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Traitors killed Showkat: LeT

Militant group Lashkar-e-Taiba (LeT) has admitted to the presence of traitors in its ranks, who, possibly at the behest of Pakistan, killed Moulvi Showkat Shah, the former head of Jamiat-e-Ahle Hadees. This is the first time any militant group is making such an admission. Contents of the LeT letter

india Updated: Aug 26, 2011 01:27 IST
Toufiq Rashid

Militant group Lashkar-e-Taiba (LeT) has admitted to the presence of traitors in its ranks, who, possibly at the behest of Pakistan, killed Moulvi Showkat Shah, the former head of Jamiat-e-Ahle Hadees. This is the first time any militant group is making such an admission.

In a letter to Jamiat, a pro-separatist socio-religious group in the state, Lashkar has revealed two of the three men arrested for the murder of Shah, had actually been responsible for the crime.

Shah died on April 8 in an IED explosion outside a mosque in Srinagar. http://www.hindustantimes.com/images/HTPopups/260811/26_08_pg11a.jpg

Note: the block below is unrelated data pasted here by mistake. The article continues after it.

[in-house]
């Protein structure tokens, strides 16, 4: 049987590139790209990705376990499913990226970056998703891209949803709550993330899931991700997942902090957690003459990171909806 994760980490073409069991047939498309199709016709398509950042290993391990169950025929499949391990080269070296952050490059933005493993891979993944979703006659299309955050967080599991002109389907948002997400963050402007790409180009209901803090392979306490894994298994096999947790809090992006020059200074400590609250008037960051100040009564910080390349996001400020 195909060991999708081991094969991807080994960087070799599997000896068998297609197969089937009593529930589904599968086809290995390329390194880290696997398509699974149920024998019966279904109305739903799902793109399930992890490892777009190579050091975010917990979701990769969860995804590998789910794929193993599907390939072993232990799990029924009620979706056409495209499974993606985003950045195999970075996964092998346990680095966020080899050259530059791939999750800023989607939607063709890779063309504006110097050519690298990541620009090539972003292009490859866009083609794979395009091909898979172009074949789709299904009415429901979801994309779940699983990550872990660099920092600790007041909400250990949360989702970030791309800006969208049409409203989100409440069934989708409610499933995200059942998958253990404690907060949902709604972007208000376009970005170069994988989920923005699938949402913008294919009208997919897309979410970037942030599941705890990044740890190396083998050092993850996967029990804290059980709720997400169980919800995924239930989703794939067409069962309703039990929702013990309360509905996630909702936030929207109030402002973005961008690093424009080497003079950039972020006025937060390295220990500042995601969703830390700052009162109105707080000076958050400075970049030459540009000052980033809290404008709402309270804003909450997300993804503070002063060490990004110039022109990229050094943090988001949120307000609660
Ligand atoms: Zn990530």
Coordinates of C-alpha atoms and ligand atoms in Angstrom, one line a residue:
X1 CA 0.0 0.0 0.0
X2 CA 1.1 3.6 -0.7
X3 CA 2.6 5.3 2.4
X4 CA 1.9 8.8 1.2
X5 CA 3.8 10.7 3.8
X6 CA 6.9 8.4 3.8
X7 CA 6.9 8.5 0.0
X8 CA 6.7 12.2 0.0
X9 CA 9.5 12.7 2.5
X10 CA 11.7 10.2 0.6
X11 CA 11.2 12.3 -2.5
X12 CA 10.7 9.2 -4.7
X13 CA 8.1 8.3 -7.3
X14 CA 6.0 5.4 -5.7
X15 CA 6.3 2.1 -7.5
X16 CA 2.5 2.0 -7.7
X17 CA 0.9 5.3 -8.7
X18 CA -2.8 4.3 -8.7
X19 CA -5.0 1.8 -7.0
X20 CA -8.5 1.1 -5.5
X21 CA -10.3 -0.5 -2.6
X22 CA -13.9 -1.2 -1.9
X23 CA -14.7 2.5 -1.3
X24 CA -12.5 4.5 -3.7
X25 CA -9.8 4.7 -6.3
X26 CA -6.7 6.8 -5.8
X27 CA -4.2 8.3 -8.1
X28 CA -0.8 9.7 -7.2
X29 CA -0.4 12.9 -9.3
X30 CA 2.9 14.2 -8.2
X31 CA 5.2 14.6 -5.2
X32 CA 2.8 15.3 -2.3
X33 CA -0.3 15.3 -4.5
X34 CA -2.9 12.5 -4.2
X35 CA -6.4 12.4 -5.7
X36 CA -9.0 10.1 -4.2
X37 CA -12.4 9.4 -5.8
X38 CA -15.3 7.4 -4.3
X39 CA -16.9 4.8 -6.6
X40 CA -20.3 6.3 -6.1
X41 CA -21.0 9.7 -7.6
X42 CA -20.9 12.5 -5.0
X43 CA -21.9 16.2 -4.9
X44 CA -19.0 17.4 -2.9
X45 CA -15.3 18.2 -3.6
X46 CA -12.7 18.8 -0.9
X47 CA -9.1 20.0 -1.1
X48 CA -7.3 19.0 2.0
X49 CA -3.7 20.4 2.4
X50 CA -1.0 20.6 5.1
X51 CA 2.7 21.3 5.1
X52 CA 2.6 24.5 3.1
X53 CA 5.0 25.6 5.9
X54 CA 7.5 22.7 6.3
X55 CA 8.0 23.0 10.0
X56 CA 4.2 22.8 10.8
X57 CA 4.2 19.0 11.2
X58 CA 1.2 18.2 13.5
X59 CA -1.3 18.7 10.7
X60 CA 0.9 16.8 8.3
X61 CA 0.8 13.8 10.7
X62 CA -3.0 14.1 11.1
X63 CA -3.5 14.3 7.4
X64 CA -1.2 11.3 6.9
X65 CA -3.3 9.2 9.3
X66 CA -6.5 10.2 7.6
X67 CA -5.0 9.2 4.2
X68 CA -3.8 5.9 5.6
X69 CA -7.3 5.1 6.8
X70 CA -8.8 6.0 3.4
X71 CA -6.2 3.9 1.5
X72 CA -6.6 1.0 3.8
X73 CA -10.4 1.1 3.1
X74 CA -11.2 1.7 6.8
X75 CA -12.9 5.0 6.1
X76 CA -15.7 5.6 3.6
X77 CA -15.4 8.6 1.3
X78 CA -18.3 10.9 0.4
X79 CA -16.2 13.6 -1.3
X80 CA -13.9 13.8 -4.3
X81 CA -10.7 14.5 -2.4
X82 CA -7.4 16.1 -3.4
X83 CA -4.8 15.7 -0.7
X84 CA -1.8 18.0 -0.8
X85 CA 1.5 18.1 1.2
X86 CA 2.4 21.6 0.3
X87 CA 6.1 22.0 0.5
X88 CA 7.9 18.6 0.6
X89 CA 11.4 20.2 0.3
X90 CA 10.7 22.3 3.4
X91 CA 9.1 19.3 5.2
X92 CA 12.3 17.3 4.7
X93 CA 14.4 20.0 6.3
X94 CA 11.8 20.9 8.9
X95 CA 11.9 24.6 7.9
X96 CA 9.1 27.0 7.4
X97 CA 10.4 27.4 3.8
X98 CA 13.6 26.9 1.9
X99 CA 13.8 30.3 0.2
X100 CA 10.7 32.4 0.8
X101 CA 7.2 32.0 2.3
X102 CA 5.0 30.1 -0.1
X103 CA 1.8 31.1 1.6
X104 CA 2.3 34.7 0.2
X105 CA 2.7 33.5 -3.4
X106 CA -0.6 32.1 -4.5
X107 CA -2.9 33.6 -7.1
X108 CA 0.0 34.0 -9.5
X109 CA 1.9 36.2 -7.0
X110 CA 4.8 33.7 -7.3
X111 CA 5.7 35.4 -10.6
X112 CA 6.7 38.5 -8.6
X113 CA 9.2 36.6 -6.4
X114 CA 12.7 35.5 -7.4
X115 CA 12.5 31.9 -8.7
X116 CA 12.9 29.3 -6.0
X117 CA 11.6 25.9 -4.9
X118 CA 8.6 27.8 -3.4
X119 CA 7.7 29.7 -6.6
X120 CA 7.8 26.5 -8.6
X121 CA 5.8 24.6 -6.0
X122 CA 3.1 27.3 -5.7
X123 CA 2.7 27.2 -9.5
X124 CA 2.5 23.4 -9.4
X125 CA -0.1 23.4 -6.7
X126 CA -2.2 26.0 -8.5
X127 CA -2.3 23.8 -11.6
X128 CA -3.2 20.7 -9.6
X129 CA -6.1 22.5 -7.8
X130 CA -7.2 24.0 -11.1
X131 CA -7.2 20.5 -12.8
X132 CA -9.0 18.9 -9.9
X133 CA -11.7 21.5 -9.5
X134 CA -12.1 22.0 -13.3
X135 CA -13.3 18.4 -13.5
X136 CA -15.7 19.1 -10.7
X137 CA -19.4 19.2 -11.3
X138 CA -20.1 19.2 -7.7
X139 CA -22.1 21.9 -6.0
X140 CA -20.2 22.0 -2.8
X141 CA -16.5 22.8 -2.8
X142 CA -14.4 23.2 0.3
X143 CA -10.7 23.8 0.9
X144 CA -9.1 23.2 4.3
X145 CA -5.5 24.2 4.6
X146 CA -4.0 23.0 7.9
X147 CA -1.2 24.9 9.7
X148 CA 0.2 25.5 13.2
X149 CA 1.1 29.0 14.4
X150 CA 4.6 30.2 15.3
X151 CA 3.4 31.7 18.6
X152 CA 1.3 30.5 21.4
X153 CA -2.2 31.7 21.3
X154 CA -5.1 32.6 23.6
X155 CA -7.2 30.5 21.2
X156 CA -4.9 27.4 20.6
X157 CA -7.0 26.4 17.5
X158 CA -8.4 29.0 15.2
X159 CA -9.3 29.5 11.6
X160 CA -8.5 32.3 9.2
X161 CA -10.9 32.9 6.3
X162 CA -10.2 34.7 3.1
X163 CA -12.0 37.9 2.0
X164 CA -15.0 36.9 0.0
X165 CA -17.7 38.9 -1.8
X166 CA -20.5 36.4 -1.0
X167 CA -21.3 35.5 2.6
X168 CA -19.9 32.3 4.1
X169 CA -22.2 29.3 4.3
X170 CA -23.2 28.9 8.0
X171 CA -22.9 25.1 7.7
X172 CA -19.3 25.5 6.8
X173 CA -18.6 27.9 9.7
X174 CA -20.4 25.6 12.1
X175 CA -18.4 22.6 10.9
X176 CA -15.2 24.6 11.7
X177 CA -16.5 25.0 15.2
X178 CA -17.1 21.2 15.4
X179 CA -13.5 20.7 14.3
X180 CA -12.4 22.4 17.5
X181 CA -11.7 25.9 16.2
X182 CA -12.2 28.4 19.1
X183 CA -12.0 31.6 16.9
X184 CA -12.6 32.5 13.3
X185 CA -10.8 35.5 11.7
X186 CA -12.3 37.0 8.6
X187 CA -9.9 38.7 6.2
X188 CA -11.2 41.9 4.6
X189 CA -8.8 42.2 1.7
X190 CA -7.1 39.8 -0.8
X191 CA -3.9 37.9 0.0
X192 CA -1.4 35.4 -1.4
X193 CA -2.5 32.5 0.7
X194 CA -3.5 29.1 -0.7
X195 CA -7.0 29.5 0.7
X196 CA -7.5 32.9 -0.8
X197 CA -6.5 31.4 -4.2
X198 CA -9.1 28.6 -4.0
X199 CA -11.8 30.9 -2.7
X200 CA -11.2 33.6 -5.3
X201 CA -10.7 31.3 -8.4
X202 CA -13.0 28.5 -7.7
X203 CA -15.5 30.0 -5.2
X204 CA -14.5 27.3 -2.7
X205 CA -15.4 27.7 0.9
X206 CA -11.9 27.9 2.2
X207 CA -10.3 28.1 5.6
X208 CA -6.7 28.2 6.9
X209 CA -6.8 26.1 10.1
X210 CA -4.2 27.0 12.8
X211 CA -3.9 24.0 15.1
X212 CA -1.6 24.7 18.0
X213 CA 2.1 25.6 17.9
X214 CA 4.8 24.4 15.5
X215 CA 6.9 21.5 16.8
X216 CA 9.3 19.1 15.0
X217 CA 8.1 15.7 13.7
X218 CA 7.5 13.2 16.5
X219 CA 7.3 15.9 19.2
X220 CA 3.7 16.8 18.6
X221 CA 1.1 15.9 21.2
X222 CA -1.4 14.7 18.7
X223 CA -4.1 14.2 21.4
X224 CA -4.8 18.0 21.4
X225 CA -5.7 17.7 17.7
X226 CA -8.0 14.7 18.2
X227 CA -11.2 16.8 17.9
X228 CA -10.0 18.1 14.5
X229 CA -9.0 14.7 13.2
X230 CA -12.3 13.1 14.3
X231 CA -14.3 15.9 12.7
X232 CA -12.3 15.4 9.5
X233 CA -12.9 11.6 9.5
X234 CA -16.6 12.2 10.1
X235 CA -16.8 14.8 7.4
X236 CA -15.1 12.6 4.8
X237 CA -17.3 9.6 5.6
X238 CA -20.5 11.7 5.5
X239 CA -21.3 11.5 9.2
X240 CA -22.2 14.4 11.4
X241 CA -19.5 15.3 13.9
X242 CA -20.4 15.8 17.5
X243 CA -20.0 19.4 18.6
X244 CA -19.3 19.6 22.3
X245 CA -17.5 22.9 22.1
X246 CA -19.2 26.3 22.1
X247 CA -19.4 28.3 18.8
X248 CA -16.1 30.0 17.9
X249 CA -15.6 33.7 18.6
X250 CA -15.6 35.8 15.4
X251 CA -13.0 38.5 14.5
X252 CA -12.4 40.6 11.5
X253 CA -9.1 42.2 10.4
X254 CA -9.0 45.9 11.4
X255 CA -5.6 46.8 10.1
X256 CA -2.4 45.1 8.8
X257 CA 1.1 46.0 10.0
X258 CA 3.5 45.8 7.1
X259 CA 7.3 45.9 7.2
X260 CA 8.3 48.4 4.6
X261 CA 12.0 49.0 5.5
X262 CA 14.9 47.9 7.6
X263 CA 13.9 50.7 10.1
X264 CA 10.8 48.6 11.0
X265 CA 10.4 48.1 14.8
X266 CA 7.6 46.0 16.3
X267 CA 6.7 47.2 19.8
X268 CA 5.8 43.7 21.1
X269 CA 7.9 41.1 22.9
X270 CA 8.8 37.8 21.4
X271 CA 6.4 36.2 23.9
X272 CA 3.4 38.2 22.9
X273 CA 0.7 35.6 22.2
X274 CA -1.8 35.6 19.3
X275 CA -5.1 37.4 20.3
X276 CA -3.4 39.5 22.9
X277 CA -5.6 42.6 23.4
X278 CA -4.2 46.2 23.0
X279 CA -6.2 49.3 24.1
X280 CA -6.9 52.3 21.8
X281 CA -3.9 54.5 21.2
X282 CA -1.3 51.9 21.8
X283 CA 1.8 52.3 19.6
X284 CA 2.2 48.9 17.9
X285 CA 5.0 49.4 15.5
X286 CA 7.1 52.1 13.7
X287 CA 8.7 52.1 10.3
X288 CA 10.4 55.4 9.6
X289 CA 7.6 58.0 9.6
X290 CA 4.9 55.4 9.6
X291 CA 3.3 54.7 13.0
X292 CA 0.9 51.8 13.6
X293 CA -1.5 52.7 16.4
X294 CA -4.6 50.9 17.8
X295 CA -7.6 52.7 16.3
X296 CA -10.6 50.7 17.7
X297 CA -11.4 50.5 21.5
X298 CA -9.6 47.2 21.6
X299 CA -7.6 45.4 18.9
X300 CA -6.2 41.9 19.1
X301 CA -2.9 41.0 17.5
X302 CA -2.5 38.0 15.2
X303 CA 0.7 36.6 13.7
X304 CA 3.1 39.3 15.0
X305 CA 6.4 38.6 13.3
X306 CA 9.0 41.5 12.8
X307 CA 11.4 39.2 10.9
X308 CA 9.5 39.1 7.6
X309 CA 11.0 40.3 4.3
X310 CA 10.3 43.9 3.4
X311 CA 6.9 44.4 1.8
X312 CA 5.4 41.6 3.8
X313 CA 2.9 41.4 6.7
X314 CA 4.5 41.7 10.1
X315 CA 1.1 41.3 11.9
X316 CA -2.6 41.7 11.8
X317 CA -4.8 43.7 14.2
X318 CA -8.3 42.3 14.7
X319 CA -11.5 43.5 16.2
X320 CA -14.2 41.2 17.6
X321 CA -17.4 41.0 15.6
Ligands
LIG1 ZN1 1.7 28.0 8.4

Releasing the letter to the media on Thursday, a Jamiat spokesman said: "This is the first time any militant organisation had agreed with the conclusions of a police investigation."

"Earlier, we believed the murder was committed at the behest of Indian agencies to create misunderstanding among separatists. But we were shocked to find the crime was committed by traitors among our ranks,'' the Lashkar letter said.

The men arrested were Abdul Gani Dar alias Gani Dar Gazali, president of a radical group, Sout-ul-Haq, and two militants, Javaid Ahmad Munshi and Nisar Ahmad Khan.

The police had concluded that the conspiracy was allegedly hatched by Ghazali, along with Ashiq Faktoo, the husband of Duktaraan-e-Milat leader Asiya Andrabi. Faktoo is currently serving a life term in jail for the murder of human rights activist Hriday Nath Wanchoo, which took place in 1992.

Confirming the involvement of Munshi and Khan, the letter said Munshi had met a Lashkar commander in jail and confessed to the killing.

Lashkar said Shah's murder might have taken place following instructions from "Pakistani handlers". But they also suspected the men, especially Munshi, were "double agents", helping the police and the army.

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